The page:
Having eaten my fair share of sliders in the US, I’ve been musing over the idea of doing an Anglicised version of these over grown amuse-bouches. I hit on the idea of doing an Ox Tail version around a week ago, but didn’t really have the perfect vehicle for the meat. Then the other day, almost as if he sensed my bun based anguish, Dan Lepard sent me a recipe for his slider buns that are in the Hawksomoor At Home book to try. The recipe will appear in this weekend’s Guardian, and you’ll discover that it contains custard powder. Yep, you read that right, custard powder. As crazy as it sounds, it’s actually a work of evil genius as it makes the buns tender, gives them a brioche like colour, and is vegan to boot.
The Ox Tail gets slow cooked for around 4 hours, so this definitely isn’t a 30 minute meal. In fact some might describe it as ‘a long walk for a ham sandwich’, but I think it’s worth it, and is a great way to use a much under appreciated cut of meat. I’ve served it with a crunchy, sharp, almost Summery slaw to cut through the fatty, sticky meat a bit, but these guys are still definitely winter warmers.
Ingredients (makes 10-12)
For the meaty bit
1 kg Ox Tail
300 ml red wine
300 ml beef stock
2 cloves garlic, crushed
1 onion, roughly chopped
1 carrot, roughly chopped
2 sticks celery, roughly chopped
1 chilli, sliced down the middle
3 sprigs of both rosemary & thyme, tied together
1 tsp Chinese five spice
1 tbs redcurrant jelly
Salt & pepper to taste
Seasoned flour – 2 tbs flour, 1tsp smoked paprika, salt and pepper
For the slaw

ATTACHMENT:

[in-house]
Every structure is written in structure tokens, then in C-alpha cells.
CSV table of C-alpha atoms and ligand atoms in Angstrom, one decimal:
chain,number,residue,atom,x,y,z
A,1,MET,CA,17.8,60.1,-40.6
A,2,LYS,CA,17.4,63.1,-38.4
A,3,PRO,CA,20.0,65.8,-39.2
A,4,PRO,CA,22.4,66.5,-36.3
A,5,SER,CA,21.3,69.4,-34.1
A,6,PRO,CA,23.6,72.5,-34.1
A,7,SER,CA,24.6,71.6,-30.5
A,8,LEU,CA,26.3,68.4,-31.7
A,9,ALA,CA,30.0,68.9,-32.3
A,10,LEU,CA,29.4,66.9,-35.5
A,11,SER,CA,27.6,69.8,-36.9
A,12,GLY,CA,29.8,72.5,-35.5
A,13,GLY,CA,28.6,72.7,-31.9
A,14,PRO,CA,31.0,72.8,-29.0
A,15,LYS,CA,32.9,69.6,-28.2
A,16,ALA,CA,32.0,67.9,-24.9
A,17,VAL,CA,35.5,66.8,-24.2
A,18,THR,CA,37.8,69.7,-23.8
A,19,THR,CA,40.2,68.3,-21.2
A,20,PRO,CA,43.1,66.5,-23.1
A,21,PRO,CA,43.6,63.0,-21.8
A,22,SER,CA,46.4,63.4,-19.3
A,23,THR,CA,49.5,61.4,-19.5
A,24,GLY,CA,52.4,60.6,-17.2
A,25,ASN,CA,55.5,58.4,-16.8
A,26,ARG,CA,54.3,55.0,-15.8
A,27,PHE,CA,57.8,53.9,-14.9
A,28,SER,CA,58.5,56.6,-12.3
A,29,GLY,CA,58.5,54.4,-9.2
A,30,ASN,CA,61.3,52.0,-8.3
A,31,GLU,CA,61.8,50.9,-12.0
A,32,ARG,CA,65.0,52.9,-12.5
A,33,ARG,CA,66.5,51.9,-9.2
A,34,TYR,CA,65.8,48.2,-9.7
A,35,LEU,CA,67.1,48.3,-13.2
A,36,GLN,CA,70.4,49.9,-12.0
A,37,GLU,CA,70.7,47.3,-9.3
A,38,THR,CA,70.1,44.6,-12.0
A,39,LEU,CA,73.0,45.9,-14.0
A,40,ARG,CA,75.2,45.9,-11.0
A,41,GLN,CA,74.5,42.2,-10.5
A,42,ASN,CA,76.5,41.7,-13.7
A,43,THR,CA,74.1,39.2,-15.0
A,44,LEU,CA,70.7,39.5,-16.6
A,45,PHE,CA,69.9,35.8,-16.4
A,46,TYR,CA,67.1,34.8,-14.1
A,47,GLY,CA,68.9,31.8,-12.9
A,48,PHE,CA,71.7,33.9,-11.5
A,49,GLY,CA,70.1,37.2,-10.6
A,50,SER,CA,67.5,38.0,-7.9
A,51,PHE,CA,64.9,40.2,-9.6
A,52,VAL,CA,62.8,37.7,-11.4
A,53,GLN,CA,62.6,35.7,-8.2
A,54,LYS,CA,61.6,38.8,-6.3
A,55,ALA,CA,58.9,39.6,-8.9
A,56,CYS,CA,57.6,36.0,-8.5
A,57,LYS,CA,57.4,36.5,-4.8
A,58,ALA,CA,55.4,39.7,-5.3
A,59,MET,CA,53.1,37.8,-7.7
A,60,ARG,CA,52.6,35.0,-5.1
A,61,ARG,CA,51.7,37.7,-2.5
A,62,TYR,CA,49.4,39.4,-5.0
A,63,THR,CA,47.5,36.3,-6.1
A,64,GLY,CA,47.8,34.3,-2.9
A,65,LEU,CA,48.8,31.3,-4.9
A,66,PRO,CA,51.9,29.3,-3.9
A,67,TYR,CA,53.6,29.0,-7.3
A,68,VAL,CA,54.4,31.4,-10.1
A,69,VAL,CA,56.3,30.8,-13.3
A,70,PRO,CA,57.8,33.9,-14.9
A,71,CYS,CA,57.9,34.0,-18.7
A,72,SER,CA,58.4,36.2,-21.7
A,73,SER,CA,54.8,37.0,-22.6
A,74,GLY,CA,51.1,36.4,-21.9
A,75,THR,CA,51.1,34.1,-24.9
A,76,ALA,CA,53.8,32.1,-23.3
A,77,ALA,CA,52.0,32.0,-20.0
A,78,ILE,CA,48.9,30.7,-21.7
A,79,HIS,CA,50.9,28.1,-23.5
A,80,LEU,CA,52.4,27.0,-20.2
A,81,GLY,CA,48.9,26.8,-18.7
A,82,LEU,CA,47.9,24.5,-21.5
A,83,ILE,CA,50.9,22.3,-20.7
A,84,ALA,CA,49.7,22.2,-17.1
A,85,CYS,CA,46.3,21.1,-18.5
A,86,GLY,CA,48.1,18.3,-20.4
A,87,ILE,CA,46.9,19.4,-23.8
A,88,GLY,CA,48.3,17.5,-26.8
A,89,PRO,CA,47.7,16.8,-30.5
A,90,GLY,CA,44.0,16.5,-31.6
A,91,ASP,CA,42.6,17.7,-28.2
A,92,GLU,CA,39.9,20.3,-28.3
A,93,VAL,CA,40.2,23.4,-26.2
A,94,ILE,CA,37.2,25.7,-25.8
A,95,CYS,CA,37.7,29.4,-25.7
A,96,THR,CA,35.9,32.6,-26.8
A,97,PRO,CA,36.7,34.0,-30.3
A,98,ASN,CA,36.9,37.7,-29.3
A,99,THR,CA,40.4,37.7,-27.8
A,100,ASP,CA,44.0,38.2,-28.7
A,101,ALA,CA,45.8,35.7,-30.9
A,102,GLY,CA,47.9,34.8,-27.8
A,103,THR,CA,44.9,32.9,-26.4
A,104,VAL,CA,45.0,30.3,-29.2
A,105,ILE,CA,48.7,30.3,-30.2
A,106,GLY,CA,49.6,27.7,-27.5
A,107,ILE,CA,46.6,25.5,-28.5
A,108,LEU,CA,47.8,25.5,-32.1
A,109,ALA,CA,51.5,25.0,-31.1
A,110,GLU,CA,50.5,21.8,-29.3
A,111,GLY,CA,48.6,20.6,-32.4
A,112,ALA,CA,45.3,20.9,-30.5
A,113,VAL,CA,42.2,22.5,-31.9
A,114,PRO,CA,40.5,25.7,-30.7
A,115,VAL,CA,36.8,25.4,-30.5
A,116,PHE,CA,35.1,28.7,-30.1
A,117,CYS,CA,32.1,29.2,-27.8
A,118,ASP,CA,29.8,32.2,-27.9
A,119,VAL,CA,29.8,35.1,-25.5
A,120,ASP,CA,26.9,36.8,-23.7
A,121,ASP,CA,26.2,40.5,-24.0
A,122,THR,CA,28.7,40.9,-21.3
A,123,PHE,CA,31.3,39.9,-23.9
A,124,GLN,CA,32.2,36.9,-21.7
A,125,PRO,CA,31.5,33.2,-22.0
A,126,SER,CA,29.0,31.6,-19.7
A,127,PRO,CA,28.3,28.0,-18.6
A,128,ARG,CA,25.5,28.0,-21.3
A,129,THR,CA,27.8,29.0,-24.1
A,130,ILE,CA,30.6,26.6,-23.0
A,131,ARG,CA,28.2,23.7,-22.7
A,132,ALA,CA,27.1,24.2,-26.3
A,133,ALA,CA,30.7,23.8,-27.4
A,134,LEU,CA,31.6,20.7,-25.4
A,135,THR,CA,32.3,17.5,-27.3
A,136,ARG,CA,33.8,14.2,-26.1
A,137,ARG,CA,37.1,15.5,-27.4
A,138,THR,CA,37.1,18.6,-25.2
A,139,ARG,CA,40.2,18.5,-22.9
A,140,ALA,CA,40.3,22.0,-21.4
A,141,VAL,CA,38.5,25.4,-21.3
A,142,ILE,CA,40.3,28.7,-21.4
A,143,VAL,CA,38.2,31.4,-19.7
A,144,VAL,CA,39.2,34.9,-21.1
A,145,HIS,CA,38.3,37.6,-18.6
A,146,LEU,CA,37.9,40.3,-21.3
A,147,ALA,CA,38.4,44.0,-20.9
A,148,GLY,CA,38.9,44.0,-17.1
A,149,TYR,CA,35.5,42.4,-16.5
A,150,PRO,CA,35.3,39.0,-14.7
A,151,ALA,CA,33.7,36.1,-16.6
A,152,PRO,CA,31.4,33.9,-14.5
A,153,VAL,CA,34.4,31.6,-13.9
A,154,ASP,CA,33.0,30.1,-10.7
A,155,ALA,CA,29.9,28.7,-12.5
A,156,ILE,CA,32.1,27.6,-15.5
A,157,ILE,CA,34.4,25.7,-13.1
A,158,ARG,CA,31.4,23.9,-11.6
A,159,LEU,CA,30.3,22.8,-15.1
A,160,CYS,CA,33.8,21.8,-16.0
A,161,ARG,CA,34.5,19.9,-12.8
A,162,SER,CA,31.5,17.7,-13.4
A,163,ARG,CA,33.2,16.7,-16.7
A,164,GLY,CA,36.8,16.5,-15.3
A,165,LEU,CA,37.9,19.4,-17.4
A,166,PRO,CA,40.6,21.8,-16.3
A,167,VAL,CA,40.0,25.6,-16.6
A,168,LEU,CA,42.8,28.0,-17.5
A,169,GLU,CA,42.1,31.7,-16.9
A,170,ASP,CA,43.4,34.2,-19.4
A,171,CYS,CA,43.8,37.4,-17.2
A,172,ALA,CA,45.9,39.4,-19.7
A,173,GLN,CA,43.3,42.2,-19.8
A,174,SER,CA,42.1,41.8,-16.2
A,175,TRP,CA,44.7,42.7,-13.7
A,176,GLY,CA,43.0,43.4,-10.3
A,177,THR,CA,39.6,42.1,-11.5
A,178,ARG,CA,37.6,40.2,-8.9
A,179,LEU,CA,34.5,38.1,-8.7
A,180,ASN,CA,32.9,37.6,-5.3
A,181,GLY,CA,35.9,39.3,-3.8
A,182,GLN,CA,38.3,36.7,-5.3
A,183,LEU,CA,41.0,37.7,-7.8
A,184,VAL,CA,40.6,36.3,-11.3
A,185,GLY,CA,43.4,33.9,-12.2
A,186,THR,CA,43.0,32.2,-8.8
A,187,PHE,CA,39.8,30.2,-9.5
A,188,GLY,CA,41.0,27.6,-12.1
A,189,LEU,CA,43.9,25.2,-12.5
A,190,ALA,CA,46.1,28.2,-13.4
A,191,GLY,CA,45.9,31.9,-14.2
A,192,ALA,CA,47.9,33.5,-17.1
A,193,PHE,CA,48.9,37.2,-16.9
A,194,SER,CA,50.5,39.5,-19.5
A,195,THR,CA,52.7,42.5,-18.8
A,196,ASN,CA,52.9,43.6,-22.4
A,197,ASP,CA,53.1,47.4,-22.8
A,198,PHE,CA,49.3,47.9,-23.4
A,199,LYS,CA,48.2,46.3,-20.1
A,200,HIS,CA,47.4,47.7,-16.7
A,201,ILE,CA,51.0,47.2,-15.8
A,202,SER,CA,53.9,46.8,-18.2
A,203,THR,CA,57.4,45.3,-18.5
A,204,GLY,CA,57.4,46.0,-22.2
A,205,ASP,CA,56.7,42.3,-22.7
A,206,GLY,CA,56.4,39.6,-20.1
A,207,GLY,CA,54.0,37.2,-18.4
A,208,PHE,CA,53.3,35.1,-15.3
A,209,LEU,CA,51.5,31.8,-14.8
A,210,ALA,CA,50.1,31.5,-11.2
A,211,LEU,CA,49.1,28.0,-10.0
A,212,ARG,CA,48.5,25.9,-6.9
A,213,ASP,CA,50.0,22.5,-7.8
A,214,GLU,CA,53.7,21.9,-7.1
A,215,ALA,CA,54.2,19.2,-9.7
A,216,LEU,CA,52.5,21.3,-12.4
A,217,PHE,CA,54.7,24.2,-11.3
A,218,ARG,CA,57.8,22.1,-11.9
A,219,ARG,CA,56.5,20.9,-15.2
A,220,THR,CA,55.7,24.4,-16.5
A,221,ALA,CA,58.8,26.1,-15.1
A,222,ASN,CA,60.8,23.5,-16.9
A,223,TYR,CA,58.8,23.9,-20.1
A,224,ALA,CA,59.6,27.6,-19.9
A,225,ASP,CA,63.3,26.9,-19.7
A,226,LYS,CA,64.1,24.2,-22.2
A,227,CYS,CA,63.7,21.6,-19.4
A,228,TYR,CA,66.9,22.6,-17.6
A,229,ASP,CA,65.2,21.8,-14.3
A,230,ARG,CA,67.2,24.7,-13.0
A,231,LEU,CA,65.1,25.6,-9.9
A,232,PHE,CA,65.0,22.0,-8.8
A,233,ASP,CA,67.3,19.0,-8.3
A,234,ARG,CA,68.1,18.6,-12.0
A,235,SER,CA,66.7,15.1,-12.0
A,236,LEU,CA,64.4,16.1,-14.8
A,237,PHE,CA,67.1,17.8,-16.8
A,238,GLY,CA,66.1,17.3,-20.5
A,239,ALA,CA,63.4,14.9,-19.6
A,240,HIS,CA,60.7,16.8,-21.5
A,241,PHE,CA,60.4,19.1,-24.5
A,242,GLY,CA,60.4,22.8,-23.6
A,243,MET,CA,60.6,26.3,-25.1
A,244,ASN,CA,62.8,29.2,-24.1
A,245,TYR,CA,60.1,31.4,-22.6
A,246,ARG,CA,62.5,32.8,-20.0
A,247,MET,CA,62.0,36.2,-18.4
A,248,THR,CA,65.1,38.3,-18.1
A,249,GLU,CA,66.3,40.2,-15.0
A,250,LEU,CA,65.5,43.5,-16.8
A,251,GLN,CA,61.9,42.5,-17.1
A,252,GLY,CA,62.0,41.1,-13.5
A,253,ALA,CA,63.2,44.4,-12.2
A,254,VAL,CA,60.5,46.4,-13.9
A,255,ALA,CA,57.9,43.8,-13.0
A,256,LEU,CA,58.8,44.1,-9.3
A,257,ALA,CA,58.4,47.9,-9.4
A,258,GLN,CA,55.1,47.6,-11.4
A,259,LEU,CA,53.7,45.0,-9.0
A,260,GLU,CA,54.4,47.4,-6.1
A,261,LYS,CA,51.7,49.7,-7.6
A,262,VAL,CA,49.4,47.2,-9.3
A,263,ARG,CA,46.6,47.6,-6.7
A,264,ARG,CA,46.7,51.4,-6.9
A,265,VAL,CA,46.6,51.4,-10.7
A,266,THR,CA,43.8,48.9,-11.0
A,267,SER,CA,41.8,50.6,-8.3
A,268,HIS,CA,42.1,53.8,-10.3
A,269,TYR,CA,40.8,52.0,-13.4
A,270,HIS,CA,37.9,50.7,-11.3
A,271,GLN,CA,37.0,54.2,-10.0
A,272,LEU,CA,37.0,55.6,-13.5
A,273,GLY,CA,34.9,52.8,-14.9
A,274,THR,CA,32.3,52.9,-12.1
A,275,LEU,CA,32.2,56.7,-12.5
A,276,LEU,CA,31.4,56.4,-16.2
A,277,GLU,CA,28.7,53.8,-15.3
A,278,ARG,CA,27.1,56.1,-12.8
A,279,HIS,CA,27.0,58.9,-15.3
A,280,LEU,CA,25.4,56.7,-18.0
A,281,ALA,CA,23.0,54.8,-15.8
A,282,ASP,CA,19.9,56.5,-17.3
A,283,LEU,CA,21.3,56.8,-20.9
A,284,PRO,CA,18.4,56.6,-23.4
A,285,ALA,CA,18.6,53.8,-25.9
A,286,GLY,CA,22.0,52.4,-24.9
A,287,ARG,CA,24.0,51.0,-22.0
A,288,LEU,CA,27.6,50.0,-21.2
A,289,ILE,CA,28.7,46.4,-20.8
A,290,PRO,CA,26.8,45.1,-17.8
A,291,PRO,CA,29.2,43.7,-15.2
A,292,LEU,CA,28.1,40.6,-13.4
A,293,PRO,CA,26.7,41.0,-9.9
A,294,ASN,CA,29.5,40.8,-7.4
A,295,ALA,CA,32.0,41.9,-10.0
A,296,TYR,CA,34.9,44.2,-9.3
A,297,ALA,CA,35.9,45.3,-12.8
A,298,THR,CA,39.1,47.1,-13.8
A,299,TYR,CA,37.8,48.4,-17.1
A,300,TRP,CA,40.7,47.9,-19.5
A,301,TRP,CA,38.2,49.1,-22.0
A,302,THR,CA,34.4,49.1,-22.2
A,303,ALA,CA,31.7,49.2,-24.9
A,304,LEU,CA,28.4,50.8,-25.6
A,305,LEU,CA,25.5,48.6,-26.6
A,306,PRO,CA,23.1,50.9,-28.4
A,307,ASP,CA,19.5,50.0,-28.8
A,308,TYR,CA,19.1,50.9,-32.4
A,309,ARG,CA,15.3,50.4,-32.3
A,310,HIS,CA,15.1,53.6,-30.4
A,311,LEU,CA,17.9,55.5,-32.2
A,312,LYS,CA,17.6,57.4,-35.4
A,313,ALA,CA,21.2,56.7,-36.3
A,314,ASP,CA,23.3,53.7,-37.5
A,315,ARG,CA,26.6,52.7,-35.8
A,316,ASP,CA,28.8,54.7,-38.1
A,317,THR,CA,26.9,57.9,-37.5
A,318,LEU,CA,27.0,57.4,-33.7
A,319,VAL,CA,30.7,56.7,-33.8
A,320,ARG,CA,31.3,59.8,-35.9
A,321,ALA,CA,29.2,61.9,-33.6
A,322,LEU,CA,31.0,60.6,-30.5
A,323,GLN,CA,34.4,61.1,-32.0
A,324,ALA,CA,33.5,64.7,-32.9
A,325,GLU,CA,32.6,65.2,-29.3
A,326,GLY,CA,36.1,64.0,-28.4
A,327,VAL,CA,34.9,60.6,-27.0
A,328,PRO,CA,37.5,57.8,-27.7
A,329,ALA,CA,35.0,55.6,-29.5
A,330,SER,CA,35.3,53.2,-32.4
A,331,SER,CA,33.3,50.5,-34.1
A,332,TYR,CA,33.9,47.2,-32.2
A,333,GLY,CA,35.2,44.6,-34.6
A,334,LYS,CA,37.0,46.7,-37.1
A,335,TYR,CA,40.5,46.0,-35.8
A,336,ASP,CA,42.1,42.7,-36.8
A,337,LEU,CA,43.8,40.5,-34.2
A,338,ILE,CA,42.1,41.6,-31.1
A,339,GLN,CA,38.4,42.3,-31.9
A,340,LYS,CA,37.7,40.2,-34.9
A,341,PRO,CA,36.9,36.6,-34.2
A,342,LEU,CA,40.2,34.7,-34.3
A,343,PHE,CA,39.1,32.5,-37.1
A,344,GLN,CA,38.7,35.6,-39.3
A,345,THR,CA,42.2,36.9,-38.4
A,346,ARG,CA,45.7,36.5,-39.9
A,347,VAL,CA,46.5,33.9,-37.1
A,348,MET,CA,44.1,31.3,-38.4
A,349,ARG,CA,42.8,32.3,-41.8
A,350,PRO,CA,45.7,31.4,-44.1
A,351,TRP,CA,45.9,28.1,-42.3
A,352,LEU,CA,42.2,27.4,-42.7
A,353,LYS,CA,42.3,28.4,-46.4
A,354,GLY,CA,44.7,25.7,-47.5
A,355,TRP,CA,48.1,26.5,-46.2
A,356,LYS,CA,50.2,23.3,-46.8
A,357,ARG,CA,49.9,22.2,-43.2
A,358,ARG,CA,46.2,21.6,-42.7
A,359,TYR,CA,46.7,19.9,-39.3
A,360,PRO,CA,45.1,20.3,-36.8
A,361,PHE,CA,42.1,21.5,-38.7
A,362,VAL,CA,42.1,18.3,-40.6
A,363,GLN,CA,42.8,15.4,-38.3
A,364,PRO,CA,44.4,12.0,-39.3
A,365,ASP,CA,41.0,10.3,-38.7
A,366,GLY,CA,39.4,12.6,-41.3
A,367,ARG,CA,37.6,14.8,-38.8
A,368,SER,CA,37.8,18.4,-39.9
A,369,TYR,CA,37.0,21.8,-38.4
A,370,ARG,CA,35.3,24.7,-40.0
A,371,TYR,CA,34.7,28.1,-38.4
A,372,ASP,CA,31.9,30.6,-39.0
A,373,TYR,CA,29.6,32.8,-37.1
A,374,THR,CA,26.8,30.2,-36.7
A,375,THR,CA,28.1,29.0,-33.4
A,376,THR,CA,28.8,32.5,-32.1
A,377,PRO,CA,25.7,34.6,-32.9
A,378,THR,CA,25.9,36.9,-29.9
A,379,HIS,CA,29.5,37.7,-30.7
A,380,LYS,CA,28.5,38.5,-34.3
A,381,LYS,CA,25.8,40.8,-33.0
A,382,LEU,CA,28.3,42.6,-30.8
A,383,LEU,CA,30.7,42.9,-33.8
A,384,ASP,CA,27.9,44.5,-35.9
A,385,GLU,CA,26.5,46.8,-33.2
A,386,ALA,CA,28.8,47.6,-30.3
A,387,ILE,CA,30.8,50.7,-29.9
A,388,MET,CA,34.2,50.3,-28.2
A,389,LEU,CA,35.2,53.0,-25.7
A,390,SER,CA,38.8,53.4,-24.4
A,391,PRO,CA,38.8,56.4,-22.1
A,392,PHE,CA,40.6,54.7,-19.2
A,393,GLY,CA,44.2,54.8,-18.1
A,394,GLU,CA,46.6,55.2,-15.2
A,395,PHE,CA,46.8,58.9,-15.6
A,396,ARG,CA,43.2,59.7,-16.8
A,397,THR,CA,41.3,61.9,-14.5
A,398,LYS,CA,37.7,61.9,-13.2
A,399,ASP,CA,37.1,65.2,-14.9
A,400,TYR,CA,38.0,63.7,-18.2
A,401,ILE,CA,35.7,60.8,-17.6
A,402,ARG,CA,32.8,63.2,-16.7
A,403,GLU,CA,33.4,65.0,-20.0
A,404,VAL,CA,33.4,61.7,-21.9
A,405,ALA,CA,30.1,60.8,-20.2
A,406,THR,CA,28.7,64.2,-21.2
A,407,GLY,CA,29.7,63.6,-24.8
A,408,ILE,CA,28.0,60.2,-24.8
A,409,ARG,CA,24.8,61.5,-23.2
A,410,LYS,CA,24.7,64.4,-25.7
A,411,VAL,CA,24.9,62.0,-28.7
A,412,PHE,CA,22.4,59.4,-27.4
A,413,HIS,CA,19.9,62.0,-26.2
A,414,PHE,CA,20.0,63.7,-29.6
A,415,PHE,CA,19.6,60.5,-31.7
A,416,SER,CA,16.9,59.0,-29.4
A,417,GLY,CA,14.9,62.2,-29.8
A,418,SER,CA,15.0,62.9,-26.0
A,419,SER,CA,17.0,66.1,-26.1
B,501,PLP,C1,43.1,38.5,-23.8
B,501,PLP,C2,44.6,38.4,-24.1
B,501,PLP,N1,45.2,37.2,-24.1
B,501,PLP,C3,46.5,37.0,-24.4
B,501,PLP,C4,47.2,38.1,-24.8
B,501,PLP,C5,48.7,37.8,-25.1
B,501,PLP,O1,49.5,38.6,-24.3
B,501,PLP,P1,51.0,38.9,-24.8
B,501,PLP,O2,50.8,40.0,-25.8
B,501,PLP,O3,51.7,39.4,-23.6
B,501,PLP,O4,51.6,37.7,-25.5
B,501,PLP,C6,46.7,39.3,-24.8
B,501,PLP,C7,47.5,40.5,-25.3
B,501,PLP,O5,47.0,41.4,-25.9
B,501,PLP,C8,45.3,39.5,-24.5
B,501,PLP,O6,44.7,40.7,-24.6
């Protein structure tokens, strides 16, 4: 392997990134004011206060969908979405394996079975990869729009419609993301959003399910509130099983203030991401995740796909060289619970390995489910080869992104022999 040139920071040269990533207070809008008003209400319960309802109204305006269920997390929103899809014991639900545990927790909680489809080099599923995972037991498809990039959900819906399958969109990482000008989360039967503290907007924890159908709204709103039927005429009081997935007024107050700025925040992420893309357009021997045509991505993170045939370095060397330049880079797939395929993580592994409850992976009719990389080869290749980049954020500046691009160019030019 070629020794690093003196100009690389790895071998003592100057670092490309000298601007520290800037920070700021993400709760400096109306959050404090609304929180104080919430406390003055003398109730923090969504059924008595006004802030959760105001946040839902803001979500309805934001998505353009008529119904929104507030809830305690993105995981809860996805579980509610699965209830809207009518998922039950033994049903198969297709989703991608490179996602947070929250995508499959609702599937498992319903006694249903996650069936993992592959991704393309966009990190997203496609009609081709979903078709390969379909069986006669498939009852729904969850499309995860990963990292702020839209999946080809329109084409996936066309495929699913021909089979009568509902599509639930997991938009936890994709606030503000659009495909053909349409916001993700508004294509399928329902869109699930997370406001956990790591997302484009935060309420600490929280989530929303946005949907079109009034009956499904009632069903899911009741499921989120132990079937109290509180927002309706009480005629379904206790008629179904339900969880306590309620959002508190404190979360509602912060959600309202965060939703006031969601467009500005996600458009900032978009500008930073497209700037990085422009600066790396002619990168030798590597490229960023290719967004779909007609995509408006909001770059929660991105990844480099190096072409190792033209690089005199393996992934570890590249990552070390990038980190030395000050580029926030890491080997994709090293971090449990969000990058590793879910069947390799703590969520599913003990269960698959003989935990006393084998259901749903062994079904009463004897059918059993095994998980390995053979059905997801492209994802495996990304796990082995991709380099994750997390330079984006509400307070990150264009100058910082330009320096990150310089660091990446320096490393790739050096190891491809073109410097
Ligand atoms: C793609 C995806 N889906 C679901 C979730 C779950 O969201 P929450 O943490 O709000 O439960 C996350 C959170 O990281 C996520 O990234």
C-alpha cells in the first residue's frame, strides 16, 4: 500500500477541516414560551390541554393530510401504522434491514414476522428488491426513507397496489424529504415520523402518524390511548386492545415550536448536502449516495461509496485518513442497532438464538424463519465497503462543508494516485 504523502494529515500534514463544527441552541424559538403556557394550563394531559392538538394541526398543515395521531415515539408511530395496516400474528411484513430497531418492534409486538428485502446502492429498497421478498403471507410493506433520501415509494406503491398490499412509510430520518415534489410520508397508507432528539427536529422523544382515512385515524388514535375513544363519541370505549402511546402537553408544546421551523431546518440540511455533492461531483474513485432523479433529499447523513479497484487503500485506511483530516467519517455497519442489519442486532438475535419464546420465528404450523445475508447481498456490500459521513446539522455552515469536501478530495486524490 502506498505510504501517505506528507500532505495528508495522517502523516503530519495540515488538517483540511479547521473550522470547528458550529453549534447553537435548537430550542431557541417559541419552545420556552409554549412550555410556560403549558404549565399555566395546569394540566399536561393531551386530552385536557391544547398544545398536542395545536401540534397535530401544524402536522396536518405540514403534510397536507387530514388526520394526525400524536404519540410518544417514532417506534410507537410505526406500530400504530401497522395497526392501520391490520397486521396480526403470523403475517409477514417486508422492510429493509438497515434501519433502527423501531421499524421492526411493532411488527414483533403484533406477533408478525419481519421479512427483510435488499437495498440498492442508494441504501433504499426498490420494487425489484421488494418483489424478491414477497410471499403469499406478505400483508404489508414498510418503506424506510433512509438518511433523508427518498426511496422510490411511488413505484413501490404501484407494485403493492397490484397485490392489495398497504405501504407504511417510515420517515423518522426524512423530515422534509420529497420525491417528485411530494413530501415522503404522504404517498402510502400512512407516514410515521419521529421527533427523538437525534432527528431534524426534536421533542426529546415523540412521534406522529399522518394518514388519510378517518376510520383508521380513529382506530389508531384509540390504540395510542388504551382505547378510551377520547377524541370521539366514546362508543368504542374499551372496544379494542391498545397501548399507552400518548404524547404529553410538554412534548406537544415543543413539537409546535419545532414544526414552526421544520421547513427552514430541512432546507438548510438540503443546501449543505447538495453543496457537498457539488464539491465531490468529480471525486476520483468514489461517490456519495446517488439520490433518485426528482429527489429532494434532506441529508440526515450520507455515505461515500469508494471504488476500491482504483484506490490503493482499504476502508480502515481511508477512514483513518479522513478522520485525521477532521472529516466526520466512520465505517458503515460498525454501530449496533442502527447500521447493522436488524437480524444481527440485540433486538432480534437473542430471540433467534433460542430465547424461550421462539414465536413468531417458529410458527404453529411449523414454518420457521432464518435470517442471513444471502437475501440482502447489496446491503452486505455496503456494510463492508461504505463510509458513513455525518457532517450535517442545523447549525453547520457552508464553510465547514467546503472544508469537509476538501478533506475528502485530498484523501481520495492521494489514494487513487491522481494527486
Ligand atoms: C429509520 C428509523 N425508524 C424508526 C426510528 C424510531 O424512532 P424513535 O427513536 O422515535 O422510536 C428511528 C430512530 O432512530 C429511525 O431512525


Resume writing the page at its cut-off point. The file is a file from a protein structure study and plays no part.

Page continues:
1/4 head red cabbage, finely sliced
3 spring onions, finely sliced
1/3 cucumber, finely sliced
Dressing - 100ml olive oil, 50ml lemon juice, 1tsp Dijon mustard, salt & pepper to taste
The first thing to do is get that meat on. Turn your oven on to 160 c, and then in a freezer bag, dump in 2 tablespoons of flour, one teaspoon of smoked paprika and the salt and pepper. Give it a shake to mix it all together, then add the ox tail joints and give it another shake to coat them. Take them out of the bag, pat off the excess flour, and set aside.
Next, in a heavy casserole dish, melt a good nob of butter in some olive oil. Get it good and hot and then brown off the ox tail evenly on all sides. Do this is two batches, and when done set aside again. Roughly chop the veg and garlic, slice your chilli down the center, and add to the hot dish along with the five spice. Stir for a couple of minutes, being careful not to burn the spice and then de-glaze the pan with the red wine and beef stock, and bring to the boil.
Now add the tied herbs, the tomato puree and redcurrant jelly, and once the latter have dissolved, add the ox tail back into the pot (the liquid in the pot should almost cover the joints). Place on the lid and stick it in the oven to slow cook for around 4 hours.
Next make the slaw. Slice the red cabbage, cucumber and spring onions as finely as possible, and then make the dressing with the olive oil, lemon juice, Dijon and seasoning. Give it a good mix and then pour over the vegetables, making sure to coat them all thoroughly. Ideally you should do this a couple of hours before you eat, as the dressing will soften the cabbage and give all the flavours a chance to mingle.
After 4 hours, take the casserole dish out of the oven. Prod the meat, and if it falls off the bone, it’s ready. Remove the joints from the pot, and then pass the cooking liquor through a sieve into a bowl, discarding and bits of herb and vegetable, and then set aside.
When the joints have cooled a bit, remove all the meat from the bones, shredding it as you pull it off. Once you’ve got it all, pop it into the bowl with the liquid, and give it a good stir. You should be left with an unctuous, sticky, very thick, meaty sauce. You’re now ready to assemble the sliders.
Cut the buns in half, and then dollop a generous portion of the meat on the bottom half. Top this with a good helping of the slaw. Pop on the top, and eat. Now wasn’t that worth it?